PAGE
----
Respecting the Deep Value of the Land: Experimenting with Agrivoltaics

About the Expert

Clint Dollahon

Clint Dollahon,
Environmental Lead

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One of the shared values that drives us here at National Grid Renewables is a deep respect for the land we work on. We’re a farmer-founded company, and most of us have deep roots in the soil of rural America (I grew up on a ranch). We know that landowners and communities take great pride in the value that their land can provide—and we’re always looking for ways to protect and cultivate the value of that land.

One of the innovative ways we’re partnering with landowners to bring more value is through agrivoltaics.

What is agrivoltaics?

Like it sounds, it’s a mashup of voltaics (solar farming) and agriculture (more traditional farming and land use). It’s a relatively new term, and in practice, agrivoltaics can take different forms: from growing crops on the edges of a solar farm or growing crops underneath elevated solar panels, to animal grazing and creating or maintaining native, pollinator-friendly habitats.

Sheep between solar panels

What’s the value of agrivoltaics for the community?

Renewable energy offers tremendous new opportunities for landowners and surrounding communities to benefit from the natural value of the land. Agrivoltaics brings additional value to the community.

Agrivoltaics gives landowners an opportunity to further evolve and diversify their income streams. According to the U.S. Department of Energy (DOE), it can also bring long-term benefits to the land itself. In dry areas, DOE research shows farming under solar panels can reduce irrigation requirements by decreasing evaporation of water from the soil. DOE research also shows agrivoltaics can improve crop yield and make crops more resilient to drought and other extreme weather.

Meeting the community where they’re at

The renewables industry is still figuring out how to maximize the potential of agrivoltaics. Plenty of data has been gathered, but that data shows that agrivoltaics doesn’t make sense in every location. More importantly, the type of agrivoltaic project needs to fit the land and the community – because the way people think about the value of the land is different in central Texas than it is in Michigan, Ohio, or South Dakota. It’s not only about the geography and ecosystems, but also the demographics, the local economies, and more. Every site, even if right next to each other, comes with its own complex needs that should be considered.

That fits very well with our mission to always meet landowners and communities where they’re at—to work with them to build a project that will benefit everyone. As a result, National Grid Renewables is experimenting with different types of agrivoltaic projects, in addition to farming crops alongside our solar projects.

Recently, we piloted a sheep grazing program at our Prairie Wolf Solar Project in Illinois. We’ve hired a local sheep farmer, who brings his sheep to the project site to graze in a coordinated fashion. It’s another way we’re helping to support the local businesses and local economy of our project community. It allows us to manage vegetation with sheep instead of gas-fueled lawnmowers, as well as naturally fertilize the soil with sheep manure to protect and nurture the natural value of the soil and the land. In this way, the sheep grazing is helping to support the lives and livelihoods of the community for decades and decades to come by revitalizing the soil within the solar project so that at the end of the project’s life that soil is rejuvenated and can be turned back into productive farmland.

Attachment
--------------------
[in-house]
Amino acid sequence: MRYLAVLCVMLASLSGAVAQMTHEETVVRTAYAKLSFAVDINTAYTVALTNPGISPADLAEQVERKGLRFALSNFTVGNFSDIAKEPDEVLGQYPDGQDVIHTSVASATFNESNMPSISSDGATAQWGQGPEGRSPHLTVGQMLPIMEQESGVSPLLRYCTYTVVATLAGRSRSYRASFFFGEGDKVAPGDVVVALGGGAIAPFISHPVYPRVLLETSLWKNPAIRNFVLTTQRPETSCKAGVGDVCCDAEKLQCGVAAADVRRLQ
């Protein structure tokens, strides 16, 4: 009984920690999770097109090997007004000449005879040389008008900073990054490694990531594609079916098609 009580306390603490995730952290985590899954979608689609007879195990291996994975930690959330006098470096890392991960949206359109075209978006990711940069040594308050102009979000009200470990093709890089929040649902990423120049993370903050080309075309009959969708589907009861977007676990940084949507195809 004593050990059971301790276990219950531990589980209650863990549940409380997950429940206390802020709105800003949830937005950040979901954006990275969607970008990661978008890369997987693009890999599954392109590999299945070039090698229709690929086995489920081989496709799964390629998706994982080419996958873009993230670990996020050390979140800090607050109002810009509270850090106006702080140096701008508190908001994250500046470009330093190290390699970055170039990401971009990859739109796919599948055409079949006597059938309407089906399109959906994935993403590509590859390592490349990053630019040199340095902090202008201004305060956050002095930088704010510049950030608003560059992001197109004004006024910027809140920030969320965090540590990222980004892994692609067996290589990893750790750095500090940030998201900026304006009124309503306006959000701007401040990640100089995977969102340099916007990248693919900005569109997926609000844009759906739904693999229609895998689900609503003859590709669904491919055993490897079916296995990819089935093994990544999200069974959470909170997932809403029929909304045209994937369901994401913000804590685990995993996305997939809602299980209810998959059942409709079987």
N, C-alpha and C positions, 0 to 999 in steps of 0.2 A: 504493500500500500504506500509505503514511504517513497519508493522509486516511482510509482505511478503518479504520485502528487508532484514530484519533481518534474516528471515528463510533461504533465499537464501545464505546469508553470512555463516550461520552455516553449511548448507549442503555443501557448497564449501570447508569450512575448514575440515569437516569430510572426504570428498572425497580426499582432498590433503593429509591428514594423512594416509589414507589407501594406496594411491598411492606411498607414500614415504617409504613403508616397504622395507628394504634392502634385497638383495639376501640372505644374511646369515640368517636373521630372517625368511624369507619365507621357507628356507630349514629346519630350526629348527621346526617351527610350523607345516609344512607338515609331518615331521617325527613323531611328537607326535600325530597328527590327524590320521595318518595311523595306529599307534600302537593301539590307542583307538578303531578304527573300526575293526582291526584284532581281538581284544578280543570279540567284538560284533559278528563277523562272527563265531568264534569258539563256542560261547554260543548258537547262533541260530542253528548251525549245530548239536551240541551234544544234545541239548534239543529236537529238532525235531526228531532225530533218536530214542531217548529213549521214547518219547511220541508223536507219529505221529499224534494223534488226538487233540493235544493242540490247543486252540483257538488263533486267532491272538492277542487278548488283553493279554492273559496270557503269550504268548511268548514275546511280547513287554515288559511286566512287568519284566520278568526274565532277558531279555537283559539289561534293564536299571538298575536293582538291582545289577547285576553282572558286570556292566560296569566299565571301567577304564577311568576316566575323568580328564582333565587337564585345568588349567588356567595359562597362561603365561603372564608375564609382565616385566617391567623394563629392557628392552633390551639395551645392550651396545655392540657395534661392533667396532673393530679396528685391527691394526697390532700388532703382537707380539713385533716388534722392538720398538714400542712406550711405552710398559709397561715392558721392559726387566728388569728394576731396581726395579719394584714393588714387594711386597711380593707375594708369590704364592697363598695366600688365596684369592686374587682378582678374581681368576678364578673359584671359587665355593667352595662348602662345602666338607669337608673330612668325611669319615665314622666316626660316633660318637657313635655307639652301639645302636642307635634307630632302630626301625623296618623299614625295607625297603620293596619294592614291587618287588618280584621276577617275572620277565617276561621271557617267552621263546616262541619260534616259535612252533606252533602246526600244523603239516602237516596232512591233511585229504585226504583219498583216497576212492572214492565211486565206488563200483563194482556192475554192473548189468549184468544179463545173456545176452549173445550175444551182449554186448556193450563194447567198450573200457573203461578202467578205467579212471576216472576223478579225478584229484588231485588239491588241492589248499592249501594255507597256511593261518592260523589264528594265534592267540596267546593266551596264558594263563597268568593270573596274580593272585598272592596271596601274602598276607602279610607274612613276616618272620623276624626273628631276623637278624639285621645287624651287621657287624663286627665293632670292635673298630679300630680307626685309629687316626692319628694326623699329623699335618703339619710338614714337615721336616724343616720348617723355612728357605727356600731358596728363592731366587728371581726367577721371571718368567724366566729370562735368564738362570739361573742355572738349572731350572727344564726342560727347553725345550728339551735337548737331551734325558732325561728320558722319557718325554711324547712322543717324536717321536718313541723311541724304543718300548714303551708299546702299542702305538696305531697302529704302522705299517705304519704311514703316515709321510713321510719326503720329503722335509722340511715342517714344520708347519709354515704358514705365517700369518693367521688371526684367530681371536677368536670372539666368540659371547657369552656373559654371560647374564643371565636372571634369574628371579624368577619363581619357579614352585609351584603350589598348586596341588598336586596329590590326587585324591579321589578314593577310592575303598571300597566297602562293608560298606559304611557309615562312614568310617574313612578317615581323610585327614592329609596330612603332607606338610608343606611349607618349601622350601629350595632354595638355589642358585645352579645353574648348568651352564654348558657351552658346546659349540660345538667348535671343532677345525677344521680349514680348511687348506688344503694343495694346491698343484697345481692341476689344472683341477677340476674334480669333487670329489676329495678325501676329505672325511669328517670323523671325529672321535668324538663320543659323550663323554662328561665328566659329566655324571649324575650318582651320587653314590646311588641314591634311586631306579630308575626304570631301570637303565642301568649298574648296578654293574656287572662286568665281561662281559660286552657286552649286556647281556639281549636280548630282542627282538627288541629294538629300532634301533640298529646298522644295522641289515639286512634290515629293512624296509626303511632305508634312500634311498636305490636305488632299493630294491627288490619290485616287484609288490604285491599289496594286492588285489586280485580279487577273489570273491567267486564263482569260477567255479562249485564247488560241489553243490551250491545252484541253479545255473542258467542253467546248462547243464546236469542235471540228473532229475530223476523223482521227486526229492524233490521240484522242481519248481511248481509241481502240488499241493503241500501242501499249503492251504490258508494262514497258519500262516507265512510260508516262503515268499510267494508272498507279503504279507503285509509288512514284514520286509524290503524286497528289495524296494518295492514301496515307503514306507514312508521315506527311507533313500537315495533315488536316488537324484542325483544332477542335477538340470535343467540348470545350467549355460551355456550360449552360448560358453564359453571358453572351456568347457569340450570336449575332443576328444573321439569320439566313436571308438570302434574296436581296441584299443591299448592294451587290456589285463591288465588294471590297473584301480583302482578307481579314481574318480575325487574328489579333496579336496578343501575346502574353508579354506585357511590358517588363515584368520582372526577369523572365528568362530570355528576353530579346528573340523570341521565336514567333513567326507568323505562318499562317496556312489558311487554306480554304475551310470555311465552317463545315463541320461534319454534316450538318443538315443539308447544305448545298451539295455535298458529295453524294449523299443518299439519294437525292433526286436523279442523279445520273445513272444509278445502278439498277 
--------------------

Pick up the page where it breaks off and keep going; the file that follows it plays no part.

In addition to the sheep grazing program, we also have several pollinator programs where we’re fostering pollinator-friendly habitats on our project sites. These programs help to support a healthy environment and thriving ecosystem—because the more diverse the ecosystem is, the better off it will be –  and that ultimately leads to reducing the overall carbon footprint. The more pollinator species, the healthier the ecosystem, and the lower the carbon footprint.

Agrivoltaic projects also give us a unique way to connect with community members. Through the sheep grazing project, we work with a local sheep farmer. Additionally, on projects where we have row cropping alongside the solar panels, we’re working with local farmers that are onsite tending to those crops. As a company committed to the community, hosting agrivoltaic projects is helping us deliver on our commitment to build strong connections and partnerships with local residents and farms.

Sheep grazing under solar panels

Giving back as much as we can to the community

One of the most rewarding parts of working at National Grid Renewables is seeing how the company prioritizes and funds work like this. Work that might not translate immediately to our bottom line but is the right thing to do from community support, respect for the land, and respect for the environment perspective.

We know that a corporation coming into the community could be viewed in a negative light, but I’m proud to say that the people I work with every day are passionate about respecting the land and being able to give back as much as we can to the community.

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